Given how integral this idea of right relationship is to the Bible’s story, it’s not surprising that the theme takes center stage in Jesus’ Sermon on the Mount (Matt. 5:20, 6:1, 6:33, 7:12). When Jesus sits down on the mountainside, surrounded by crowds of people, Jesus details a revolutionary way of life that’s rooted in ancient wisdom from the Hebrew Bible. With his words, Jesus sets a table and invites those listening to experience a nourishing way of life that satisfies our longing for good relationships with all people. This is the kind of relating that defines Jesus’ Kingdom way of life.
“How good is life for the poor in spirit,” Jesus says, “because theirs is the kingdom of the skies.” “How good is life,” he promises, “for the peacemakers” (Matt. 5:3, 9, BPT).
Jesus’ tender words have transformative power, inviting us to abandon our hunger for self-sufficiency and power. Like loving parents gently lifting their child’s gaze to meet their own, Jesus invites us to be transformed by a desire for right relationship with himself and one another. Be like me, he says. Allow your perspective of the world to be turned upside-down, and yearn for a new way of living and relating.
This kind of righteousness is about more than a personal moral code. According to Jesus, it is possible to become consumed with following rules without craving right relationships (Matt. 5:20). Jesus also confronts a group of Bible scholars who expertly adhere to the law while simultaneously oppressing the vulnerable (Matt. 23:1-36)! They’re acting with evil while thinking they’re the most righteous people in town.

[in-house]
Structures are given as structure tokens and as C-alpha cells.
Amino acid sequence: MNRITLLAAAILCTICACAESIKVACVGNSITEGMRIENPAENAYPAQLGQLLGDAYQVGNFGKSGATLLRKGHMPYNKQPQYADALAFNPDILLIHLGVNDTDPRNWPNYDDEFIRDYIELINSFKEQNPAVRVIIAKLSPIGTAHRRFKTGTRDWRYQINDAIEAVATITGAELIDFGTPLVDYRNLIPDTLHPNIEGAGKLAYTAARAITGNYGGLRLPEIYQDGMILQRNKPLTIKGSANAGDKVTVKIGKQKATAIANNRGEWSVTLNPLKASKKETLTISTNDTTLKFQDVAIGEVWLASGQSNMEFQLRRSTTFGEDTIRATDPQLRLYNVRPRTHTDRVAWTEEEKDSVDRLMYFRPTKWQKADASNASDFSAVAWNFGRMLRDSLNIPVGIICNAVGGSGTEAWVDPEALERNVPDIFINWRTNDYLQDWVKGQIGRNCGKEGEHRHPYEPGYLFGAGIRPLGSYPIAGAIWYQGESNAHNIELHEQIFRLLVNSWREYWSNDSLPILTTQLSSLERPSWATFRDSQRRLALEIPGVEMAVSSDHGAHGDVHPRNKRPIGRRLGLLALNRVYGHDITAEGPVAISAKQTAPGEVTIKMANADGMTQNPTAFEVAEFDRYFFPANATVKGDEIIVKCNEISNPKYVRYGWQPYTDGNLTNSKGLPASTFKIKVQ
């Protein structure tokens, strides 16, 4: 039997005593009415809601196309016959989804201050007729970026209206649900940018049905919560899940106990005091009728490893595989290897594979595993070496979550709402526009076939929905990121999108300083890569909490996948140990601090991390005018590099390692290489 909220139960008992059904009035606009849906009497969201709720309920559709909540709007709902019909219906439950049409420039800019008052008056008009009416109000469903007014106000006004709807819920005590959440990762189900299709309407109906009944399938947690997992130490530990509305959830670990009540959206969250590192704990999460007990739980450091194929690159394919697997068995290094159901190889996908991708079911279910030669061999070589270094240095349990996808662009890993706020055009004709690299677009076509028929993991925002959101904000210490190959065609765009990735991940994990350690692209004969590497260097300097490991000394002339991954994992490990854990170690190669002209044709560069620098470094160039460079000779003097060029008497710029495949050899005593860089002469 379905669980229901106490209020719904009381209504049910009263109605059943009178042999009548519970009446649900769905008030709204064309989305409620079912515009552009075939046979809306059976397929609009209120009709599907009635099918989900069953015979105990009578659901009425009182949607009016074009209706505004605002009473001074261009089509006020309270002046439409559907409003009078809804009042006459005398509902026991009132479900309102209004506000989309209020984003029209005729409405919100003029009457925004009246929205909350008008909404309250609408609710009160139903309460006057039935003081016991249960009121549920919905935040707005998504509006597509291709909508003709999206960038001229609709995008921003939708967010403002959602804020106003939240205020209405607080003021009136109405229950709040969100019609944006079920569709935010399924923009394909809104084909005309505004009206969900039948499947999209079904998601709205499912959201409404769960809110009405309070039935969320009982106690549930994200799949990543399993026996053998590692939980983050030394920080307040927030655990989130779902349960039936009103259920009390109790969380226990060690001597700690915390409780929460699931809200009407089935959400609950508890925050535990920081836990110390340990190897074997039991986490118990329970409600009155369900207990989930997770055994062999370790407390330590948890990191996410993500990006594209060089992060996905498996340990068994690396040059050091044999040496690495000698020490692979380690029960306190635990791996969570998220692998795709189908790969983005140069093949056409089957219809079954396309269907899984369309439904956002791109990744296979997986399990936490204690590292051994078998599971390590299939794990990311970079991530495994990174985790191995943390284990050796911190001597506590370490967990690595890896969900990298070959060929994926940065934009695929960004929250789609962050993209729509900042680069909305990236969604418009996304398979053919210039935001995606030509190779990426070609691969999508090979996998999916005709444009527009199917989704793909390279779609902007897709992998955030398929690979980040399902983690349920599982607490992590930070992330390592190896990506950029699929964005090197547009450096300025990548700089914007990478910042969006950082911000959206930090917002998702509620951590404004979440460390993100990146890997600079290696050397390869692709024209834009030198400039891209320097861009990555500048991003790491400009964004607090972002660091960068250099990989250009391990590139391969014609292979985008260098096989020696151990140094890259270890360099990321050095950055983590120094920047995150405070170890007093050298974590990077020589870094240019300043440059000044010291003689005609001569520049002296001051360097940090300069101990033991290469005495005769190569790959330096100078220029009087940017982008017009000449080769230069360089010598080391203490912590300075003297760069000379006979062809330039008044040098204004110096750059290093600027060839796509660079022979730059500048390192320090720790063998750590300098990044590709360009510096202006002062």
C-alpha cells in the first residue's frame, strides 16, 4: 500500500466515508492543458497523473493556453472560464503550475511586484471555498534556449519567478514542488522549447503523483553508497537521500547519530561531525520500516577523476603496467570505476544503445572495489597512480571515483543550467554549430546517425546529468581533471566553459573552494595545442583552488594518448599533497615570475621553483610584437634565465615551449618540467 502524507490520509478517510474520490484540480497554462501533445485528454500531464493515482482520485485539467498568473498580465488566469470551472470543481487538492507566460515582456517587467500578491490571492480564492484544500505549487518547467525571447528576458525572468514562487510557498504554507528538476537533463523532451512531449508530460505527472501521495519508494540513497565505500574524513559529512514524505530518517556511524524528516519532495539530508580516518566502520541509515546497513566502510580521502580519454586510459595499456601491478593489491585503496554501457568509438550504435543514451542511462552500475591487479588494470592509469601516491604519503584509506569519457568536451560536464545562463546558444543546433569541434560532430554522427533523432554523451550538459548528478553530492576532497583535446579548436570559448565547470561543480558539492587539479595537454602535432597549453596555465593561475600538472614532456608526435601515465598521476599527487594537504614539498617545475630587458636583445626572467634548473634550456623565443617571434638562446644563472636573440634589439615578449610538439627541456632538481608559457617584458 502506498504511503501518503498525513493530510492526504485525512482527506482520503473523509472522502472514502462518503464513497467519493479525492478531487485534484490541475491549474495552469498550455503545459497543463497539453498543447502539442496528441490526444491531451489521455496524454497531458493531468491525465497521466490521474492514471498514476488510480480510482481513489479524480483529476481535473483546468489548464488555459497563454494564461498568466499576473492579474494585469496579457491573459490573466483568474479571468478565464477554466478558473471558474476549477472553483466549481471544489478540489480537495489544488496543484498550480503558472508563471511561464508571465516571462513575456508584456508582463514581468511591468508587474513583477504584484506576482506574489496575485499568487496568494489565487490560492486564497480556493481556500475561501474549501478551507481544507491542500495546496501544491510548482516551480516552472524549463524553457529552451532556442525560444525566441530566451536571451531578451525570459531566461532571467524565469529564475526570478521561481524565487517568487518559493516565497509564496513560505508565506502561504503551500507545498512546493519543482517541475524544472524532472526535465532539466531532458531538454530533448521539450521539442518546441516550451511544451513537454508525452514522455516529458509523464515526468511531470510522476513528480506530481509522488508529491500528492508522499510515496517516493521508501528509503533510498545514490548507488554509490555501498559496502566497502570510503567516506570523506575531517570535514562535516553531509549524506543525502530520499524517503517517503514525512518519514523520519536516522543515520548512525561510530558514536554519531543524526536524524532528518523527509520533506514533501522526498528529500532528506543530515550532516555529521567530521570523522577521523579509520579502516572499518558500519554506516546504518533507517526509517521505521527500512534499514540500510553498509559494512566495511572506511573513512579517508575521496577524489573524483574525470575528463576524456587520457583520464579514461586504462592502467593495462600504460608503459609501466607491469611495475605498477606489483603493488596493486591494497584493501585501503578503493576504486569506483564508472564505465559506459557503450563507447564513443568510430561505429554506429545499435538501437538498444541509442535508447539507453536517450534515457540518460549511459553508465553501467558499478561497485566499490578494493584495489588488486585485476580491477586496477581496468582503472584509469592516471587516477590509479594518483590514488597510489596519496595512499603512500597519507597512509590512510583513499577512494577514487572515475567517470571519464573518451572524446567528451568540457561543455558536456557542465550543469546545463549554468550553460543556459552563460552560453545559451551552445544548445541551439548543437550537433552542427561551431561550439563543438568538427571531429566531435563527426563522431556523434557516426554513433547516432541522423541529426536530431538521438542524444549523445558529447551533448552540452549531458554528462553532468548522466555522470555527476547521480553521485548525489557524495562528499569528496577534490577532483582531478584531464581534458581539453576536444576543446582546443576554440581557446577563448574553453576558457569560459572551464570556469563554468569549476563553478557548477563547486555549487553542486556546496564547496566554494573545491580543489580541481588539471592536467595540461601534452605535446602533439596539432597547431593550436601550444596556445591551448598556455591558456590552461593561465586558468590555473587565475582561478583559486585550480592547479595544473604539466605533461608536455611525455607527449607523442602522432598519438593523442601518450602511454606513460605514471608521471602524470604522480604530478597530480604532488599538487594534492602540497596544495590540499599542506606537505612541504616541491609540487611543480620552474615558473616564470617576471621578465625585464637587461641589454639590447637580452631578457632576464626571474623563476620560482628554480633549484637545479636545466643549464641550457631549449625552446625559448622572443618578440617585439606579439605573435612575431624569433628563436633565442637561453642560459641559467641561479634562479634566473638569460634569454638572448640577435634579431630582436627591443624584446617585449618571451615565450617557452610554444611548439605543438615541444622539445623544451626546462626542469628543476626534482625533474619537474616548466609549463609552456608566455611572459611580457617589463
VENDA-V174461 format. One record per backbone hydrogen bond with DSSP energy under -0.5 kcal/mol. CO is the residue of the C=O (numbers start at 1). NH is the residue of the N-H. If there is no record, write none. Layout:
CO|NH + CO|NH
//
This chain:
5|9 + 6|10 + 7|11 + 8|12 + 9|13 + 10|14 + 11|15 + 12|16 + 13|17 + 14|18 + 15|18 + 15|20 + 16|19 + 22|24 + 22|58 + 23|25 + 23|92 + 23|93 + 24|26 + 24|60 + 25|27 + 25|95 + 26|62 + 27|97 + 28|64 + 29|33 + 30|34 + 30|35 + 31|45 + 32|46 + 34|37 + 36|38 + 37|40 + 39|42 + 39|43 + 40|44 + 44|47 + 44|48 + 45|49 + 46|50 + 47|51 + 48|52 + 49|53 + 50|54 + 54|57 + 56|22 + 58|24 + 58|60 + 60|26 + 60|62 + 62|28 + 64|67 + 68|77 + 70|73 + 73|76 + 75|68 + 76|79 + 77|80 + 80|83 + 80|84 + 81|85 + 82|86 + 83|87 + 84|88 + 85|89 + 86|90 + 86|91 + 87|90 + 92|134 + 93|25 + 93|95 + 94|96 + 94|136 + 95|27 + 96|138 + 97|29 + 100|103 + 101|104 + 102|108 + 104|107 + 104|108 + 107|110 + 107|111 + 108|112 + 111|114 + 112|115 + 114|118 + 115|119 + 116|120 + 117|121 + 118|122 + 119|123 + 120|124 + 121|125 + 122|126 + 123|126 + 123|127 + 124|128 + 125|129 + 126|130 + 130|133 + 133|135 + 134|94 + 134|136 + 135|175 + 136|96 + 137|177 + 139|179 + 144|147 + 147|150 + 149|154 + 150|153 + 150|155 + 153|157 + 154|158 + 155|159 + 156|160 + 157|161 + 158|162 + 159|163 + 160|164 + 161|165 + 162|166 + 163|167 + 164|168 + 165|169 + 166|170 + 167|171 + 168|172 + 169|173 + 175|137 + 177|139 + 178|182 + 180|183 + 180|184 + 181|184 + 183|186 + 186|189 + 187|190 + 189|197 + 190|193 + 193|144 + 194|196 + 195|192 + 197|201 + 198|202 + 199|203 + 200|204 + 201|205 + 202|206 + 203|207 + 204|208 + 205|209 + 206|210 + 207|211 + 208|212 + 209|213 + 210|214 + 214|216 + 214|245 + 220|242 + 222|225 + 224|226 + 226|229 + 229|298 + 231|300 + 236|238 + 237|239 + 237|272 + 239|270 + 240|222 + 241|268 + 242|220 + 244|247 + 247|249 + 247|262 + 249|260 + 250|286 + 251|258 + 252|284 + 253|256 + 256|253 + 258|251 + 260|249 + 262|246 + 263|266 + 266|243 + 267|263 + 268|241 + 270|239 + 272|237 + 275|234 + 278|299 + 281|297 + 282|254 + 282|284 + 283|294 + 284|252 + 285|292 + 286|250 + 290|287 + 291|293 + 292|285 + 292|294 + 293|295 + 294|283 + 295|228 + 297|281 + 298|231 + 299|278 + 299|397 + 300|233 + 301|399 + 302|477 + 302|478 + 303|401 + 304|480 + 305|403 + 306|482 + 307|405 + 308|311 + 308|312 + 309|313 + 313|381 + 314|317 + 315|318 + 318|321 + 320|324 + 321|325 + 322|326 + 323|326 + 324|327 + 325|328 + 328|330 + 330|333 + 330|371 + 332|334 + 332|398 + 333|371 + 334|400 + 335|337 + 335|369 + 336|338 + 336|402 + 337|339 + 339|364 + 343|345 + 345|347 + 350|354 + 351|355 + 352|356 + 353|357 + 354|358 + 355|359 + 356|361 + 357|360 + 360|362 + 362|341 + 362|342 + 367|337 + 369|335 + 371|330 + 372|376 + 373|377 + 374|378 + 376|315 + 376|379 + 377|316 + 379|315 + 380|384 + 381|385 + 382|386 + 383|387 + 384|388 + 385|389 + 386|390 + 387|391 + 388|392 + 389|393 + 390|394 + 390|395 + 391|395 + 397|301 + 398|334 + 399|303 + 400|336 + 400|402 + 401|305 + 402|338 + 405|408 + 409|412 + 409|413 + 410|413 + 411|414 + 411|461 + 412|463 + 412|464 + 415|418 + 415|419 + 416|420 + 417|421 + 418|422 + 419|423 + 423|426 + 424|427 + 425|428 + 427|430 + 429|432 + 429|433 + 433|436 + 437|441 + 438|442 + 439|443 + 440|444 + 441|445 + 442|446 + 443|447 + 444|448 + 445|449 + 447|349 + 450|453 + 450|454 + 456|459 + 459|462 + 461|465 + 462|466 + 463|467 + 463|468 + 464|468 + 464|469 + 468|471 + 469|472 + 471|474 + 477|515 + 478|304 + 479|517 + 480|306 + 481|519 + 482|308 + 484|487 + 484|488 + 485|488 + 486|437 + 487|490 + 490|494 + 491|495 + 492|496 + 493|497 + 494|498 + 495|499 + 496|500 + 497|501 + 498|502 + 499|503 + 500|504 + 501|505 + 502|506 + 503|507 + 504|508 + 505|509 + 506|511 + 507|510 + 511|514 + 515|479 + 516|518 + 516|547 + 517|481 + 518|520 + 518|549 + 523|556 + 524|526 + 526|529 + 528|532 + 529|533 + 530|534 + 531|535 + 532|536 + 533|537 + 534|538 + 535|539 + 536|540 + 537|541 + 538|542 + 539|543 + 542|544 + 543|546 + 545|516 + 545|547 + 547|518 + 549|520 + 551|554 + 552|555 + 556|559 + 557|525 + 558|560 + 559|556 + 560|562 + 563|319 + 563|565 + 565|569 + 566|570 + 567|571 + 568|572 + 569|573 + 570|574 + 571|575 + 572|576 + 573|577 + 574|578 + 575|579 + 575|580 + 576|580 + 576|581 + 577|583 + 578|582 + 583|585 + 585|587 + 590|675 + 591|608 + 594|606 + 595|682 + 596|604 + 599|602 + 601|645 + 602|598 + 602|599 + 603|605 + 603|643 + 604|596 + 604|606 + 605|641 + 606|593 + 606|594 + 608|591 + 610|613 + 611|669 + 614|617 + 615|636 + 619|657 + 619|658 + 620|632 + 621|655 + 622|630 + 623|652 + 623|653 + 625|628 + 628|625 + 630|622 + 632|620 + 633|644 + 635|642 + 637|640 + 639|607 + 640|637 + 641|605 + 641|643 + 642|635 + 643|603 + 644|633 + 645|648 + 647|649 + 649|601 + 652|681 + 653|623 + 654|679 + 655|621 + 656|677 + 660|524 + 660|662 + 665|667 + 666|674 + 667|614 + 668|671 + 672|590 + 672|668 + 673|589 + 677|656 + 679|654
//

Jesus says that real righteousness points back to the first garden and describes the ethic of God’s Kingdom. This way of life is inspired not by an appetite for personal gain but by a hunger for love that compels a person to be fair and just toward others, to seek peace with all, and to generously give without restraint (see Matt. 5:38-42). Jesus lives like this without fail, and he invites everyone to join him in hungering for righteousness in our own lives and in our world.
This is what Jesus means when he says, “Rather, first of all seek for his kingdom and doing-what-is-right by him, and all these things will be added to you” (Matt. 6:33, BPT).
Before presenting his listeners with this challenging promise, Jesus reassures them that God cares about their physical needs. “So then, don’t worry, saying, ‘What will we eat?’ or ‘What will we drink?’ or ‘What will we wear for clothing?’” He says, “For the nations, they constantly seek for all these things, and your Father in the skies knows that you need all that” (Matt. 6:31-32, BPT).
The message is at once simple and revolutionary. Jesus invites us to trust God with the substance of our daily existence, while simultaneously becoming consumed with a hunger for the right relationships of his Kingdom.
You Will Be Satisfied
When we trust that right relating with God and others is no less essential for life than food or water, Jesus teaches, our lives will be turned upside-down. We start living like we’re already in God’s Kingdom (and start experiencing a taste of its goodness). Throughout his time on Earth, Jesus was lifting the downtrodden and challenging those who sought power at the cost of the helpless. As an ultimate expression of this righteous way, Jesus willingly gives up his life. His death is at once a demonstration of humanity’s cruel hunger for power and God’s boundless mercy, justice, and determined pursuit of right relationships.
Jesus calls us to push aside our craving for personal gain and become like him. He promises that our hunger for this way of life will not leave us wanting: “How good is life for those who hunger and thirst for right relationships, because they will be satisfied” (Matt. 5:6, BPT). Did you catch it? He’s saying that if we become hungry for right relating with others, we will eventually be satisfied. All of restored humanity will live in a flourishing world where no human being does harm or relates poorly to another.
That’s the home everyone was built for. If we hunger for that, we will be satisfied. Through his way of life and teaching, Jesus is slowly but surely changing our hearts, teaching us to love one another like he does and leading us to an incorruptible home where right relating—righteousness—will be our daily fare.